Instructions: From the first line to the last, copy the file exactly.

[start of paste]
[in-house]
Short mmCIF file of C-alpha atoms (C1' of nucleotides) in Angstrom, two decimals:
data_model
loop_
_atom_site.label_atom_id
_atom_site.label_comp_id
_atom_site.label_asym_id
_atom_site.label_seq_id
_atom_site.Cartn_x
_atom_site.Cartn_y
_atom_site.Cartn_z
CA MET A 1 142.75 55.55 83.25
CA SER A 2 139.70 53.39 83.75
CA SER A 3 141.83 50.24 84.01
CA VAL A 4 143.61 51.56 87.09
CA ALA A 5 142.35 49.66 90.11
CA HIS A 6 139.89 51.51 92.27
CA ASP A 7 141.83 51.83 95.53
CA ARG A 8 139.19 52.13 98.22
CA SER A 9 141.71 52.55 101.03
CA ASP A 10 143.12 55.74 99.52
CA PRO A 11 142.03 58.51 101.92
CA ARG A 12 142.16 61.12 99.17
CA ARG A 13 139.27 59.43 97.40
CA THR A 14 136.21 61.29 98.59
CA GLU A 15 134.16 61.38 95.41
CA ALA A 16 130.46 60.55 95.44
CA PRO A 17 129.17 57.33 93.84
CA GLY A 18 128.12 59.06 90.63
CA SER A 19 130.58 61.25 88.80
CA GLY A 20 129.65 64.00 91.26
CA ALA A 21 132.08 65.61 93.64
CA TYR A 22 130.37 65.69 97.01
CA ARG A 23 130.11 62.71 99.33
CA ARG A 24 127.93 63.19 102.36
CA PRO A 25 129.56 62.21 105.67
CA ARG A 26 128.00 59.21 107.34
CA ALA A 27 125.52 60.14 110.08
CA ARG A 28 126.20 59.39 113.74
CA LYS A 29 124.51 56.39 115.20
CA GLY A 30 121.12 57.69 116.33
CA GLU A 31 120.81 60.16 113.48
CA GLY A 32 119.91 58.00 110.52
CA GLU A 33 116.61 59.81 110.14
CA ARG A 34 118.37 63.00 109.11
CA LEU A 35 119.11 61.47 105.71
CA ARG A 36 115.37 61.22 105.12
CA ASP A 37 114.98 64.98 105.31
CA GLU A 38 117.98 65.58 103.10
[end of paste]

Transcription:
[in-house]
Short mmCIF file of C-alpha atoms (C1' of nucleotides) in Angstrom, two decimals:
data_model
loop_
_atom_site.label_atom_id
_atom_site.label_comp_id
_atom_site.label_asym_id
_atom_site.label_seq_id
_atom_site.Cartn_x
_atom_site.Cartn_y
_atom_site.Cartn_z
CA MET A 1 142.75 55.55 83.25
CA SER A 2 139.70 53.39 83.75
CA SER A 3 141.83 50.24 84.01
CA VAL A 4 143.61 51.56 87.09
CA ALA A 5 142.35 49.66 90.11
CA HIS A 6 139.89 51.51 92.27
CA ASP A 7 141.83 51.83 95.53
CA ARG A 8 139.19 52.13 98.22
CA SER A 9 141.71 52.55 101.03
CA ASP A 10 143.12 55.74 99.52
CA PRO A 11 142.03 58.51 101.92
CA ARG A 12 142.16 61.12 99.17
CA ARG A 13 139.27 59.43 97.40
CA THR A 14 136.21 61.29 98.59
CA GLU A 15 134.16 61.38 95.41
CA ALA A 16 130.46 60.55 95.44
CA PRO A 17 129.17 57.33 93.84
CA GLY A 18 128.12 59.06 90.63
CA SER A 19 130.58 61.25 88.80
CA GLY A 20 129.65 64.00 91.26
CA ALA A 21 132.08 65.61 93.64
CA TYR A 22 130.37 65.69 97.01
CA ARG A 23 130.11 62.71 99.33
CA ARG A 24 127.93 63.19 102.36
CA PRO A 25 129.56 62.21 105.67
CA ARG A 26 128.00 59.21 107.34
CA ALA A 27 125.52 60.14 110.08
CA ARG A 28 126.20 59.39 113.74
CA LYS A 29 124.51 56.39 115.20
CA GLY A 30 121.12 57.69 116.33
CA GLU A 31 120.81 60.16 113.48
CA GLY A 32 119.91 58.00 110.52
CA GLU A 33 116.61 59.81 110.14
CA ARG A 34 118.37 63.00 109.11
CA LEU A 35 119.11 61.47 105.71
CA ARG A 36 115.37 61.22 105.12
CA ASP A 37 114.98 64.98 105.31
CA GLU A 38 117.98 65.58 103.10